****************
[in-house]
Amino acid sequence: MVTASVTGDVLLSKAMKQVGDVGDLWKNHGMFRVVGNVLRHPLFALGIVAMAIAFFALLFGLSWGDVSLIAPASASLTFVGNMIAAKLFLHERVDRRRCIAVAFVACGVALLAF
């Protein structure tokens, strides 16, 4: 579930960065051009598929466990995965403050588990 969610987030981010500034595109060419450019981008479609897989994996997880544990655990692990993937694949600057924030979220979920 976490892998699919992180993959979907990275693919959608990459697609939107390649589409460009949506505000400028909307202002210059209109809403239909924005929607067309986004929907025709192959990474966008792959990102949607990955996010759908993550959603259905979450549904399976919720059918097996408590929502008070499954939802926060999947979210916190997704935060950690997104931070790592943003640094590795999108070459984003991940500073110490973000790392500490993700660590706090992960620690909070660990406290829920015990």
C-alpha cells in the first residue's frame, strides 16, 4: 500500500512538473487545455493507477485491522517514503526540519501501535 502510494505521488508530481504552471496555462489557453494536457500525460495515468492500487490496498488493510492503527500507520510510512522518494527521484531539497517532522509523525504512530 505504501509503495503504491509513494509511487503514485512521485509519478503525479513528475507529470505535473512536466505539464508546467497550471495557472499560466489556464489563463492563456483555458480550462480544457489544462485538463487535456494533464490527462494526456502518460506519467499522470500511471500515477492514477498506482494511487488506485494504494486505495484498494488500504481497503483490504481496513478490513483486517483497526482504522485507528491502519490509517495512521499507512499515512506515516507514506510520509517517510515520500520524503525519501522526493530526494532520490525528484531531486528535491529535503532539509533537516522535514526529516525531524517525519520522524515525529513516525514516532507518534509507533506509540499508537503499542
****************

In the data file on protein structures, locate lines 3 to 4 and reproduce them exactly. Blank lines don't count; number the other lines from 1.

């Protein structure tokens, strides 16, 4: 579930960065051009598929466990995965403050588990 969610987030981010500034595109060419450019981008479609897989994996997880544990655990692990993937694949600057924030979220979920 976490892998699919992180993959979907990275693919959608990459697609939107390649589409460009949506505000400028909307202002210059209109809403239909924005929607067309986004929907025709192959990474966008792959990102949607990955996010759908993550959603259905979450549904399976919720059918097996408590929502008070499954939802926060999947979210916190997704935060950690997104931070790592943003640094590795999108070459984003991940500073110490973000790392500490993700660590706090992960620690909070660990406290829920015990």
C-alpha cells in the first residue's frame, strides 16, 4: 500500500512538473487545455493507477485491522517514503526540519501501535 502510494505521488508530481504552471496555462489557453494536457500525460495515468492500487490496498488493510492503527500507520510510512522518494527521484531539497517532522509523525504512530 505504501509503495503504491509513494509511487503514485512521485509519478503525479513528475507529470505535473512536466505539464508546467497550471495557472499560466489556464489563463492563456483555458480550462480544457489544462485538463487535456494533464490527462494526456502518460506519467499522470500511471500515477492514477498506482494511487488506485494504494486505495484498494488500504481497503483490504481496513478490513483486517483497526482504522485507528491502519490509517495512521499507512499515512506515516507514506510520509517517510515520500520524503525519501522526493530526494532520490525528484531531486528535491529535503532539509533537516522535514526529516525531524517525519520522524515525529513516525514516532507518534509507533506509540499508537503499542